20 Questions


Radica has launched a handheld machine that plays 20 Questions to win, taking the opposite approach to the finish line with startlingly accurate results. You think of something, then the machine starts with a gigantic catalog of all possible results, steadily working its way to a smaller and smaller list thanks to carefully crafted questions to which you can answer "Yes" or "No," but also "Sometimes" or "Unknown." There are limitations; for instance, you can’t use proper nouns such as celebrities, cities or your dog. Still, any generic object is fair game including, in my testing, strawberries, digital cameras, meerkats and stereo loudspeakers, among others.

The traditional questions are there: "Is it flat?" "Could it be found in a classroom?" "Does it weigh more than a duck?" There are some updates, too: " Is it bigger than a breadbox?" is now, "Is it bigger than a microwave oven?" After the 20th question, it tosses out its leading guess. If that’s not right, it asks five more questions, guessing again after Number 25. If it’s still wrong, it concedes defeat with, "I guess you were lucky this time!" If it’ s right, it exclaims, "I’m very smart! I win!"

Wilson Rothman
TIME Gadget of the Week


Related link: 20Q

3 thoughts on “20 Questions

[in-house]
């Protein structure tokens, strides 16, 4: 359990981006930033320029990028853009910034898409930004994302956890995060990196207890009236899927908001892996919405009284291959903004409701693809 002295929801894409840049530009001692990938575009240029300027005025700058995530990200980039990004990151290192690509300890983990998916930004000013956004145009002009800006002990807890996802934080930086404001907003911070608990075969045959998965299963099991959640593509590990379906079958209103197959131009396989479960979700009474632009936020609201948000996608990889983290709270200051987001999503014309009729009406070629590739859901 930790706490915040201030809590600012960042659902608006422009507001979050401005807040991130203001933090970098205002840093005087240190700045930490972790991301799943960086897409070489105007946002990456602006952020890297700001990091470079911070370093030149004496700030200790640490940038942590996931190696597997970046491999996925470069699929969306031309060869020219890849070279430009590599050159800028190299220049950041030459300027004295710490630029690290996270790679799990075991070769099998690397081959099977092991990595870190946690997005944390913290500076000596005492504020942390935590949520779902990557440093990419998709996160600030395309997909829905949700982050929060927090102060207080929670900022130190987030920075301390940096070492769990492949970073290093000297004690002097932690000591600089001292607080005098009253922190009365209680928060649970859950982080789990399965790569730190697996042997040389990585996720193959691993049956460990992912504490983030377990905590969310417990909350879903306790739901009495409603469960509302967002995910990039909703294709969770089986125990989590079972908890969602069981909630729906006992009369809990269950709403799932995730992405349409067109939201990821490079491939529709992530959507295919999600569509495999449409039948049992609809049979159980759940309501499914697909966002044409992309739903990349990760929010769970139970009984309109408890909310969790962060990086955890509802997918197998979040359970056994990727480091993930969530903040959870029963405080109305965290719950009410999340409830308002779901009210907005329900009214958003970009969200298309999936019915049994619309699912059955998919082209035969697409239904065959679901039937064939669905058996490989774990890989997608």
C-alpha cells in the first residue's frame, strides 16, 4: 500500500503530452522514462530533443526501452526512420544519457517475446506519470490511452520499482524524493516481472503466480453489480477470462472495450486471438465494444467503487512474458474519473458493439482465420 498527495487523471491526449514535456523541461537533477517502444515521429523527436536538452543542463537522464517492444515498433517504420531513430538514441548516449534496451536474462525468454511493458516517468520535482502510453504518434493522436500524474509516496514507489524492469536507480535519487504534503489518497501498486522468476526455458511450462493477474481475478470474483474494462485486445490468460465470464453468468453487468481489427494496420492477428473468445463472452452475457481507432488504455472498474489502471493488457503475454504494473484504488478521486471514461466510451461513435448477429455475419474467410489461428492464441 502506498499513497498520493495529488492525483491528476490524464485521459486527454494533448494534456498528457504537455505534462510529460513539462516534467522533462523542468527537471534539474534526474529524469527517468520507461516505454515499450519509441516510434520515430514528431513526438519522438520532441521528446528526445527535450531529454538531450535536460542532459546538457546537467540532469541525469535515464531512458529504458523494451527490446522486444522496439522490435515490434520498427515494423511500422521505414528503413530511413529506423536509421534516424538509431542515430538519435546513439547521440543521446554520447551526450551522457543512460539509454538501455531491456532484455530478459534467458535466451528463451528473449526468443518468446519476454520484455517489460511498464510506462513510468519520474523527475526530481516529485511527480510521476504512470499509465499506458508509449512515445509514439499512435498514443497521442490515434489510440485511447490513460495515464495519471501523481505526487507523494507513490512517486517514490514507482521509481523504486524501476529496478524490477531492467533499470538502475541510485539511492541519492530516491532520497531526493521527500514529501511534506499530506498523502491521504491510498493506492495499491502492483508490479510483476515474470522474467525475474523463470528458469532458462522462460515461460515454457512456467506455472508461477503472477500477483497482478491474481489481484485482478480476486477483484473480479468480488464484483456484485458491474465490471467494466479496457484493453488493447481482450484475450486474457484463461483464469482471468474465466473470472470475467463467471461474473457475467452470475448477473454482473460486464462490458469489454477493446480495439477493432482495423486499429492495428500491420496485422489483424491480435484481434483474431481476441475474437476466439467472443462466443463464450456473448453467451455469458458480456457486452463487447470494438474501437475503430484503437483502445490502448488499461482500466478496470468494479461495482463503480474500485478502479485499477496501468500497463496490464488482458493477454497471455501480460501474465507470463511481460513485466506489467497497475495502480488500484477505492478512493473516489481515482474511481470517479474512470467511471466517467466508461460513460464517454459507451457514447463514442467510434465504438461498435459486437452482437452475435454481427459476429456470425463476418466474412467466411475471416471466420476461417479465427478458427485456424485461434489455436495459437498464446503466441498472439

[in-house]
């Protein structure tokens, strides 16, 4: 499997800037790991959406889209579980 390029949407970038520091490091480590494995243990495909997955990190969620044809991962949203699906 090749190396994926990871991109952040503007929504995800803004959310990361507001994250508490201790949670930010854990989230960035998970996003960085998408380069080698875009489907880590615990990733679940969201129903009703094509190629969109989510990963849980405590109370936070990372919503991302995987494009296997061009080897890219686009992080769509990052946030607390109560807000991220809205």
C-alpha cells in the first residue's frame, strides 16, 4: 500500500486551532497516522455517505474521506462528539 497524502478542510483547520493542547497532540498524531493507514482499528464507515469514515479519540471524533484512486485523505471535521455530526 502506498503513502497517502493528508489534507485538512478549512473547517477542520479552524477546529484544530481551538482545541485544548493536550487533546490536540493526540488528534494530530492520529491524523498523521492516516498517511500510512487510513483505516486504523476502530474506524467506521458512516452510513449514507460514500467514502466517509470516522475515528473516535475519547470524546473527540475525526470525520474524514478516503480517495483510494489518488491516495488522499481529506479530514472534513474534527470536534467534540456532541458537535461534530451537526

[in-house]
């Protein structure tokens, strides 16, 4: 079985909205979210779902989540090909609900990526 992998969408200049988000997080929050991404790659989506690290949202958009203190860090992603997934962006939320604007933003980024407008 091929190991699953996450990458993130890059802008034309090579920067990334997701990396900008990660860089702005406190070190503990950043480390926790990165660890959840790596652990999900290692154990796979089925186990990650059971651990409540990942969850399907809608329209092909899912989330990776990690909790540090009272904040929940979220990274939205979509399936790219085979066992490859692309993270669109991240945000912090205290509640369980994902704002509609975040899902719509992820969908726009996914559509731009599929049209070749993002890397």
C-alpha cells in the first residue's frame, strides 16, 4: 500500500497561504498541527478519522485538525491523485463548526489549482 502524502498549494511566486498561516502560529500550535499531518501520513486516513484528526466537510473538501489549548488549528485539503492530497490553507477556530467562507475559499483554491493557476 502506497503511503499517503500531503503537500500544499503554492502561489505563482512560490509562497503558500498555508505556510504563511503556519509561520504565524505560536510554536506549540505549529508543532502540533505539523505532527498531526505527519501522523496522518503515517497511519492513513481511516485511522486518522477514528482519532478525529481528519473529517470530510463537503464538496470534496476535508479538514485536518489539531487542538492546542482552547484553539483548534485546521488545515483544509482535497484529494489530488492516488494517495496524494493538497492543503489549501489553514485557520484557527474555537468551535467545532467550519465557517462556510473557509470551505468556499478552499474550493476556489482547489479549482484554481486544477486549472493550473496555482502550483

1. What this is missing is a way of learning. Back in the 80’s in my high-school we had a PDP-10 computer. It had a game on it that played this. But when it failed to get the answer it asked for the user to type in a question that would help it differentiate the real answer from its guess. Then next time it could use that question to help.

    After many users played the game it would become pretty good.

  2. There’s an online version of this somewhere that does have the learn facility…guess they keep updating the hand-held version before they make a new batch…

  3. Mark: Yes and no. The handheld device doesn’t actively learn new answers, but the data it uses comes from the online game at http://www.20q.net/ which does actively learn from its users every time someone plays. It has had probably a lot more users and input than the PDP-10 version ever had. Both the handheld and the online version are very good.

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